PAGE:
The latest office recruit taking over routine tasks is not a sci-fi metal robot with menacing limbs, instead it’s a computer software program capable of machine-learning
In the 1960 rom-com The Apartment, Jack Lemmon plays a risk-processing clerk on the 19th floor of a vast New York insurance company that employs more than 30,000 people in his building alone. Around this clerical tedium, he tries to win the heart of Shirley MacLaine and shin up the corporate ladder to secure the key to the executive washroom. Jump forward 45 years to Slumdog Millionaire with call centre worker Dev Patel wooing Freida Pinto in between faking interest in UK soap operas. So if movies are a document of the way we live and work, then in another 45 years the office rom-com will be all about robot love.
Robotic process automation (RPA) is the next big thing in managing endless, dull workplace routine while cutting costs significantly. It involves using software with machine-learning capabilities, not a sci-fi-style metal robot, to input or manipulate data and perform repetitive, rules-based tasks previously performed by employees. RPA bots can manage anything from data gathering to sophisticated analysis using artificial intelligence to understand meaning and context from unstructured data.
The key to RPA is that the robot slots into a company’s existing IT system, logging on as if from a desk and mimicking the behaviour of a human employee. This, explains Oded Karev, vice president of advanced process automation at data tech developer NICE, means it works best for certain types of company.
The cost of a digital worker is about a third the cost of an offshore worker
“It’s all about the age of the organisation,” he explains. “New banks, telco companies and startups usually have brand new system, so RPA is often not necessary. For big legacy providers that have been buying computers since the 1970s, RPA fits best. It means they can speed up process and automate areas of the business without rebuilding their entire system. And with RPA, once you’ve built a robot that does the work of a single employee, they’re instantly scalable to 100 or 1,000 employees.”
The numbers are enticing. Research from KPMG suggests RPA offers a 40 to 75 per cent reduction in costs. RPA-based processes run non-stop, 24 hours a day, 365 days a year and they’re fast. According to Raja Subramanian, group enterprise architect at tech services company Xchanging, robots processing insurance-related tasks can clear more than 30,000 cases a month, reducing processing time from five minutes to less than ten seconds.
“One of the questions RPA raises for companies is do you need to offshore?” says David Wright, director in robotic and cognitive automation at Deloitte. “Our analysis suggests that the cost of a digital worker is about a third the cost of an offshore worker, so why not jump straight to RPA and keep your onshore centre?”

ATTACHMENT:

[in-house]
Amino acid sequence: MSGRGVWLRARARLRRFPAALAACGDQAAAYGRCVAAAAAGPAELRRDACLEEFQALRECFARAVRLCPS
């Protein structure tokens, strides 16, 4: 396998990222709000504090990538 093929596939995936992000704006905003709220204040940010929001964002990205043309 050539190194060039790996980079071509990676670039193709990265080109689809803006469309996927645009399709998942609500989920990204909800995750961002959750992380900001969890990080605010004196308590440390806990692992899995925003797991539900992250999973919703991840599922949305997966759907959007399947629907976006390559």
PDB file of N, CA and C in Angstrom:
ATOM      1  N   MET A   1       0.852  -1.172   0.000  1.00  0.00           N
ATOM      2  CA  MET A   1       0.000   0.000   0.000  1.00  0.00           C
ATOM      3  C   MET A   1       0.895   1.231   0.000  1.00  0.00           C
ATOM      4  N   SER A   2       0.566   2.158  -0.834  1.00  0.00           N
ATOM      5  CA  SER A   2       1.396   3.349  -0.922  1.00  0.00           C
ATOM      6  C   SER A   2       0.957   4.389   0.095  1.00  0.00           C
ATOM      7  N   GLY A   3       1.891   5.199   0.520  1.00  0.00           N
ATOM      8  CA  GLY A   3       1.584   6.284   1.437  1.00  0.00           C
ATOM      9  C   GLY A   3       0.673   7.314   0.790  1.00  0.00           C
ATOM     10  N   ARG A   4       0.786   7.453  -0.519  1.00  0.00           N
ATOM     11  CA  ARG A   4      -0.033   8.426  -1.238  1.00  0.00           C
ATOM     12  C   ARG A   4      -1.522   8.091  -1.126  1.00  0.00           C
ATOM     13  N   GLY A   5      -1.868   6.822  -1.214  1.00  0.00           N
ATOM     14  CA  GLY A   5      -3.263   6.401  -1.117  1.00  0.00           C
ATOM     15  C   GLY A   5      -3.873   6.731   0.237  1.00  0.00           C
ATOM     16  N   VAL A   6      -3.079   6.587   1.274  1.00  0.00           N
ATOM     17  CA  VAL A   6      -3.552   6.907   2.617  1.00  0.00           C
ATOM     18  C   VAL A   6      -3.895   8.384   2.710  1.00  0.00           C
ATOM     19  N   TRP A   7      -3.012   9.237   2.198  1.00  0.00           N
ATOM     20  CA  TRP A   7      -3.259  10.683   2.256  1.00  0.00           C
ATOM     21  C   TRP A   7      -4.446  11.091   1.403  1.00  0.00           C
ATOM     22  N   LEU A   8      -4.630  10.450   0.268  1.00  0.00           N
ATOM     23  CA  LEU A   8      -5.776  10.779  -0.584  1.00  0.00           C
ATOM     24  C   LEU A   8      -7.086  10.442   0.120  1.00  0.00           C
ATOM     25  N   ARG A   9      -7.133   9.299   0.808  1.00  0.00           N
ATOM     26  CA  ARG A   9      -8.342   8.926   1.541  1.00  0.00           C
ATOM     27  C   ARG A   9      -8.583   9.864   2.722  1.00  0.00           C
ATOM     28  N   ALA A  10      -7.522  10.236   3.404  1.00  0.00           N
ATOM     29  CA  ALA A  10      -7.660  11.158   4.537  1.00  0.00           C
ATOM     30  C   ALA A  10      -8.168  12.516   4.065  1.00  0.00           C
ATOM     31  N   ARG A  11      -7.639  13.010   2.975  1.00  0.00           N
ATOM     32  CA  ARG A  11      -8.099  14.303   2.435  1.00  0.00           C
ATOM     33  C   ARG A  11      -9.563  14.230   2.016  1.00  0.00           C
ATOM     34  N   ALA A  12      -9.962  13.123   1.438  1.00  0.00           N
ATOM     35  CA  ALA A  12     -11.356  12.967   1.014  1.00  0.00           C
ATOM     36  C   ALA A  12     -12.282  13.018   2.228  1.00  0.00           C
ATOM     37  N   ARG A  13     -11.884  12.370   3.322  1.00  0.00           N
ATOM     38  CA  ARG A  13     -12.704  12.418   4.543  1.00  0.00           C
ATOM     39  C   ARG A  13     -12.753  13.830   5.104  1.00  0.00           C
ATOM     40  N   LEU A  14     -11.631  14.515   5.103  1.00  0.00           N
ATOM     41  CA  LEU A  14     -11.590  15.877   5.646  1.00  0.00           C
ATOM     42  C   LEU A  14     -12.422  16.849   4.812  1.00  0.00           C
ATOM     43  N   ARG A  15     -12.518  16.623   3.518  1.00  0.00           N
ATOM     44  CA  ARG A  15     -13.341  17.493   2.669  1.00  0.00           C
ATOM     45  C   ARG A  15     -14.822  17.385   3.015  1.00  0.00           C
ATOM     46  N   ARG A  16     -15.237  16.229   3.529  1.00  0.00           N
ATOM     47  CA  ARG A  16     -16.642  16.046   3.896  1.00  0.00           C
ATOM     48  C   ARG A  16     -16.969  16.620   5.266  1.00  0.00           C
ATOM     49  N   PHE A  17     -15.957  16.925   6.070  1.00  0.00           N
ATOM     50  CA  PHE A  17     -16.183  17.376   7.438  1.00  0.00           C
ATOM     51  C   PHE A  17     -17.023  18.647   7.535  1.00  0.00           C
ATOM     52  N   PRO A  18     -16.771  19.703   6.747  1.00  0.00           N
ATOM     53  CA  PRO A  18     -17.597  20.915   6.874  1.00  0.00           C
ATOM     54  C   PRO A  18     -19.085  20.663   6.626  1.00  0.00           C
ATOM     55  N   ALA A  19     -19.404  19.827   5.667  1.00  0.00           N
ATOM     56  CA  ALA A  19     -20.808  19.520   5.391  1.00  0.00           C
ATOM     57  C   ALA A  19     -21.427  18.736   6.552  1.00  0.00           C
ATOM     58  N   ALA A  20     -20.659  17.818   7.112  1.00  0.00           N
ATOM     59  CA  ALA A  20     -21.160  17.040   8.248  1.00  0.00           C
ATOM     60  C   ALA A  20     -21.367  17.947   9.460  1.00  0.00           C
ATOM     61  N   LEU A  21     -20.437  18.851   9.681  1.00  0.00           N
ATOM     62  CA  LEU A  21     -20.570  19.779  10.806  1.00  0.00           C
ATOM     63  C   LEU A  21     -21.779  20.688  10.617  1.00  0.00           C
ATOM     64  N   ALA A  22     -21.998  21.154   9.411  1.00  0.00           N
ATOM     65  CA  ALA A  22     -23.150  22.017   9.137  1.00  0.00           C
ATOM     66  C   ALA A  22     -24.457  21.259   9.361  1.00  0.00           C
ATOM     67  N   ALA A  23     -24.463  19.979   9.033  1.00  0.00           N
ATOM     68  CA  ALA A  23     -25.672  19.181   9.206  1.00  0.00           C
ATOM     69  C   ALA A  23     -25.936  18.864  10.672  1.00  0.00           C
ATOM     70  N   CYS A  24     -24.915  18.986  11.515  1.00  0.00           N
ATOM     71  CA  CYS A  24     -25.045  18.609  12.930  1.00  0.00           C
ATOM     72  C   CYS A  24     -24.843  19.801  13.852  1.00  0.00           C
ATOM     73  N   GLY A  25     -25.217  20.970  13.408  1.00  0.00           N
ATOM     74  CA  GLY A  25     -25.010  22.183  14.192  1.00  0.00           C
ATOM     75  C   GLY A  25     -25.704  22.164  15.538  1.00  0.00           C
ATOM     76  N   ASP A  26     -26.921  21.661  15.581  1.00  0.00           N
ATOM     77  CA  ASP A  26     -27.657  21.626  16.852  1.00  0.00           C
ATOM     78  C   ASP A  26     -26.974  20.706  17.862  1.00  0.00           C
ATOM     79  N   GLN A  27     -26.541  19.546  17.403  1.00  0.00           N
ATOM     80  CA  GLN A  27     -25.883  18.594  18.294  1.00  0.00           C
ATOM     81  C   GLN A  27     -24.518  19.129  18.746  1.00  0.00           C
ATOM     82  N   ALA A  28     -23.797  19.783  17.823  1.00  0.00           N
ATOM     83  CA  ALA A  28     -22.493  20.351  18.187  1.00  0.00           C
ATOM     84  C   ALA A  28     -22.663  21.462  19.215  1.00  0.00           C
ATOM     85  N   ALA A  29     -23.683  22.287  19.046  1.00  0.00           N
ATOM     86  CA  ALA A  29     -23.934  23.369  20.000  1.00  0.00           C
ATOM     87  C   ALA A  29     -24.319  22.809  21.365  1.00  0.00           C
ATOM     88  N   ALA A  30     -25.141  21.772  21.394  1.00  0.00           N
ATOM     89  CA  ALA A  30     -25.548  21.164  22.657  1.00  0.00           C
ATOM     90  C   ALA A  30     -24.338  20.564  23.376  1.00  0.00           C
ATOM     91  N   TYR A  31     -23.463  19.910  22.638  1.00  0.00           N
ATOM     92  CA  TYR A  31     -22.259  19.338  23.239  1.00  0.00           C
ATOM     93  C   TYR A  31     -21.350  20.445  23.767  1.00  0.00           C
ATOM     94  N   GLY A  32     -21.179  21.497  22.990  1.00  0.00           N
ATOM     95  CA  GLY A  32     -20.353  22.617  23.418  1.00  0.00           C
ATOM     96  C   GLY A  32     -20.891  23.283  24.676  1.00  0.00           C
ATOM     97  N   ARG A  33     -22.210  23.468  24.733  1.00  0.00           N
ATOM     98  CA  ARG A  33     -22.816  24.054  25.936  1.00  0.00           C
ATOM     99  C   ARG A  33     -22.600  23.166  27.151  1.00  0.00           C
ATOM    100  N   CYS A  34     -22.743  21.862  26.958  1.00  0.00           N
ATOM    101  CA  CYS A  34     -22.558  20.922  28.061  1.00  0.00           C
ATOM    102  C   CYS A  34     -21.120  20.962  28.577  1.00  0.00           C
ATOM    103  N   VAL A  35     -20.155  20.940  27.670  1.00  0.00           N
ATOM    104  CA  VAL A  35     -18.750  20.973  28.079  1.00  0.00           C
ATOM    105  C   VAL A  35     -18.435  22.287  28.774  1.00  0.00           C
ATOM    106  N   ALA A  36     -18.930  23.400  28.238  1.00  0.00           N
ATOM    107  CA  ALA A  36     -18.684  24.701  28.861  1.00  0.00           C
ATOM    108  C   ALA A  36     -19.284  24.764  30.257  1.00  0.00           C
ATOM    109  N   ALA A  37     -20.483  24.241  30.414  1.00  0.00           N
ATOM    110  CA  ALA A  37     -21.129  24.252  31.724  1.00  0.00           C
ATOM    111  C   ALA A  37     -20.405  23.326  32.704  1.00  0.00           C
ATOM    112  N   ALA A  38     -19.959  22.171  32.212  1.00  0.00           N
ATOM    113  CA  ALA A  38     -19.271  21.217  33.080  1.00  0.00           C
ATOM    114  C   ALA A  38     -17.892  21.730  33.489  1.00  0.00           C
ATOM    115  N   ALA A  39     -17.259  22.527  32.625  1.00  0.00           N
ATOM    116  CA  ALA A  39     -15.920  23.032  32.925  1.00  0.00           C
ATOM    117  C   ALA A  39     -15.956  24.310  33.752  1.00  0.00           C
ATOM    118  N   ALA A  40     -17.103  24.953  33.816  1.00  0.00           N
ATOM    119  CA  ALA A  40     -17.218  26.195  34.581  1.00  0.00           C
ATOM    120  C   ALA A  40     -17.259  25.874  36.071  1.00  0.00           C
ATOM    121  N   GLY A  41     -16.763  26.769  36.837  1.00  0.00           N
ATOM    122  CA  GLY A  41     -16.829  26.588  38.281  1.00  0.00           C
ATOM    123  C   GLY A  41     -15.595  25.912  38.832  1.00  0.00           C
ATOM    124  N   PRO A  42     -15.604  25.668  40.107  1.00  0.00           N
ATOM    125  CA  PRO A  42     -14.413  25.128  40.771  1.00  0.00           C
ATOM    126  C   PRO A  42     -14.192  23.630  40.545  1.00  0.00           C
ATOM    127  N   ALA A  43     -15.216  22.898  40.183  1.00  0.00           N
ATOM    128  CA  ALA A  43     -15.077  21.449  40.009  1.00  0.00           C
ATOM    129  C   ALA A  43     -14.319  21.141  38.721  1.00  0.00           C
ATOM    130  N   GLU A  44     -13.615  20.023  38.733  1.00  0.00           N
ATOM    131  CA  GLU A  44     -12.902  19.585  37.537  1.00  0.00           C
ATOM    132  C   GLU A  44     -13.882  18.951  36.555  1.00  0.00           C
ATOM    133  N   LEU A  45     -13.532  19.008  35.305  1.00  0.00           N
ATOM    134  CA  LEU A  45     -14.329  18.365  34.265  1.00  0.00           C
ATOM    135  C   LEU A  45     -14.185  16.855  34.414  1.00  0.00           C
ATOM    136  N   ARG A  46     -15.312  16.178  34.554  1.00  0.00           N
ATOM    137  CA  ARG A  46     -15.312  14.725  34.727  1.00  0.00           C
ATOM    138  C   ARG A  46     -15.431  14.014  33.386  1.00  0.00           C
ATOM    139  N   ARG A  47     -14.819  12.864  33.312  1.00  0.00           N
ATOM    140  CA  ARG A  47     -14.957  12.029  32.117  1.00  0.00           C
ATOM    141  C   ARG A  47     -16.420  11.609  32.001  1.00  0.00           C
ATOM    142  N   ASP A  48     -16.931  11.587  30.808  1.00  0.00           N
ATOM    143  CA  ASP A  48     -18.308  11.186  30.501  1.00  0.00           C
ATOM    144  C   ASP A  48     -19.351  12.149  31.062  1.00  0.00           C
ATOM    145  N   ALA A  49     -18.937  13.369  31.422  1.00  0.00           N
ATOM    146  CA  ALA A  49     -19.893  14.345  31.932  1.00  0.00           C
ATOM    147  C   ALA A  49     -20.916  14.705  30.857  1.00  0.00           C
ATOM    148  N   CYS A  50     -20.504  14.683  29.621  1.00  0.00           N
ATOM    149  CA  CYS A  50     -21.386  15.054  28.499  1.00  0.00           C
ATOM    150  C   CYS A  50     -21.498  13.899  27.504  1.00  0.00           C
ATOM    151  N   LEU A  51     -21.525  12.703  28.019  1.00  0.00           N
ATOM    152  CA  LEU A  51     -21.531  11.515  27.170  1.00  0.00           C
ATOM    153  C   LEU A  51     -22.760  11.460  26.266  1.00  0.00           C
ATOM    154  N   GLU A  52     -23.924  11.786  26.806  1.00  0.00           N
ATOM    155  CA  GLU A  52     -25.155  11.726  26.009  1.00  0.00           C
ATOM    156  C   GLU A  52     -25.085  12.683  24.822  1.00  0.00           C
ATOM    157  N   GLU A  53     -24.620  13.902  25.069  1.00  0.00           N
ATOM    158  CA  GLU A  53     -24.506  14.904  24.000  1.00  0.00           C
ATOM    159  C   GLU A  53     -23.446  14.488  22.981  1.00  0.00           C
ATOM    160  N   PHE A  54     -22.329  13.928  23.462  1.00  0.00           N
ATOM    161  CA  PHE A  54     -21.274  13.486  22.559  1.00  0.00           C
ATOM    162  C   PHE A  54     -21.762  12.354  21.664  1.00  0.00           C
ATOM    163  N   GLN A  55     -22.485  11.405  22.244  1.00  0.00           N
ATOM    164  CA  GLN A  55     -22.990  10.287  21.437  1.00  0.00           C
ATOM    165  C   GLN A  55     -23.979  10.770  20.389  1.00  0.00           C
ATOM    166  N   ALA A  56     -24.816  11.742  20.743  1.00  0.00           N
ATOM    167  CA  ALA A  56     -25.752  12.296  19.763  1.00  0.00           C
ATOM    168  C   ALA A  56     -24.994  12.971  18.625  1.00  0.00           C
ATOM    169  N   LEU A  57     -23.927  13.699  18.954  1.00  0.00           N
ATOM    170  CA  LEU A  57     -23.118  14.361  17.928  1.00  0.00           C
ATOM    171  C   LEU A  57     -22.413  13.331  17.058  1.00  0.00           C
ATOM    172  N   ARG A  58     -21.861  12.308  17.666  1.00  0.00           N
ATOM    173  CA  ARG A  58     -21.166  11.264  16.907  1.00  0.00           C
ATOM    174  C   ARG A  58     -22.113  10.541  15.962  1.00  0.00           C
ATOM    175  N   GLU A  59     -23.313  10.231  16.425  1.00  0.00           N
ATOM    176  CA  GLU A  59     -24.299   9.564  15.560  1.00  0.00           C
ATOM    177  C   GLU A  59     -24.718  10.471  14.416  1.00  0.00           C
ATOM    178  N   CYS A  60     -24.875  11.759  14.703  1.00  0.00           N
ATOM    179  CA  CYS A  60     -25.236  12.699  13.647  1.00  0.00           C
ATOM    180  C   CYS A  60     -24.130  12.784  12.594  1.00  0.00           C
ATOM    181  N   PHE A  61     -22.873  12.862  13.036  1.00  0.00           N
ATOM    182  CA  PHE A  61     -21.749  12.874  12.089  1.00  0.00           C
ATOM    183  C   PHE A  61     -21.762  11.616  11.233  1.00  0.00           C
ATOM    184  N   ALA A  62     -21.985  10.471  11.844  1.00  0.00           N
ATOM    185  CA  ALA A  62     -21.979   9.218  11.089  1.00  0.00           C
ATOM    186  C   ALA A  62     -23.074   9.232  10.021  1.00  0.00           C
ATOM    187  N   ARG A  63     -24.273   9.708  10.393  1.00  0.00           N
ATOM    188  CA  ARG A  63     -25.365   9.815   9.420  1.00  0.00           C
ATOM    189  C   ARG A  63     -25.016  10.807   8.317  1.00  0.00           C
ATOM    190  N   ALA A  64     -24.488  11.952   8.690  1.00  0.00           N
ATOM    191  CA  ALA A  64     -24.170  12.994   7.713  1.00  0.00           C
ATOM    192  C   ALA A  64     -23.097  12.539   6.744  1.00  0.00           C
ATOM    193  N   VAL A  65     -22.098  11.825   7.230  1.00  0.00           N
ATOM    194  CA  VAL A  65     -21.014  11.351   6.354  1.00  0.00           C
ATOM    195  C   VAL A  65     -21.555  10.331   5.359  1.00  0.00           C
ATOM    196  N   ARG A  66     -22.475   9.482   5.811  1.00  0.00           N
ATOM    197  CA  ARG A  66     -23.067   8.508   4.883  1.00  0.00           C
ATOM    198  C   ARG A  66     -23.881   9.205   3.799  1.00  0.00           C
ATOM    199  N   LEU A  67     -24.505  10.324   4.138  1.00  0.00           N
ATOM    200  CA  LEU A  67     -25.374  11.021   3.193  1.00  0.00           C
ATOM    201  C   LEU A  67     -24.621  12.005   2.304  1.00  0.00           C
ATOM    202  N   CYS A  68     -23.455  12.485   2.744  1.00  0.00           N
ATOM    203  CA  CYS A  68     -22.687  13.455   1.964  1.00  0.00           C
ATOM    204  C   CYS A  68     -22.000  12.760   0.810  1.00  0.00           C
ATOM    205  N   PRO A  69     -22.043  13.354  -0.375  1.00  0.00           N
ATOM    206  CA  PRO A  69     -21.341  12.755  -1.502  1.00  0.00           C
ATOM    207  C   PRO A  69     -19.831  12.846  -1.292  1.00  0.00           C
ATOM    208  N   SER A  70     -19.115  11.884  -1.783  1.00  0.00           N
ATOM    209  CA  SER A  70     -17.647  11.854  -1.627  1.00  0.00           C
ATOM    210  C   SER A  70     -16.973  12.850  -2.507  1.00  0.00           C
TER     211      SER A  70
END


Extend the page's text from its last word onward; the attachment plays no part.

While KPMG estimates that approximately 100 million workers may be replaced by RPA robots over the next ten years, Mr Wright has a more positive take on what this means for the workforce. “With RPA you can take, say, 60 per cent of your core rules-based repetitive tasks and get the robot to do that, or to do the most boring steps in a process, and just take the repetitive work away from employees,” he explains.
“Changing an individual’s address for instance, a robot can update that. That allows you the employee time and resource to look at where the customer is moving from and to what other products you can sell them. That means training for workers to move them to where they need to be in the future economy and changes your hiring needs as you grow.”
RPA, of course, has a similar set of legal and moral issues to the driverless car, famously defined by the ethics of coding a decision into the car’s software whether to hit a large group of pedestrians or crash into a wall thus killing the driver, if those are the only options.
“The law is not keeping up with what technology can do,” says Alistair Maughan, technology partner at legal firm Morrison & Foerster. “If a company uses RPA to replace, say, insurance claim processors then the insurance company needs fully to understand every step of the claim process and accurately describe them to the vendor – robots only do exactly what they’re told. If there’s a problem with the claim processing, liability is complicated. Does it lie with the customer or the vendor? Who is responsible?”
The arrival of machine-learning and artificial intelligence has the potential to take things further, according to Mike Hobday, cognitive automation practice leader at IBM. “Millennials want careers with regular promotion, mentoring and training, meaningful work, challenge and balance,” he argues. “That’s the new normal. Technology will enable that. The grunt work that millennials find boring will be done by technology while people will soon be working in teams with cognitive systems providing solutions in real time.
“The world of work will become more fluid, with less hierarchy and teams operating multiple processes as customer’s demand. It’s not yet ubiquitous, but there isn’t a boardroom or a chief operating officer who isn’t interested in having a conversation about robotics today.”
Fifty years after renowned management consultant Peter Drucker coined the term “knowledge worker”, workers currently spend little time on higher-order thinking tasks, according to a report from London School of Economics professors Mary Lacity and Leslie Willcocks.
RPA has the opportunity to deliver true knowledge working across an enterprise, they discovered in a case study of IT giant Xchanging. RPA robots introduced on Remembrance Day were nicknamed Poppy by staff, who were so delighted with the new setup, they invited Poppy to the Christmas party. Which could be the beginning of our future robot love rom-com.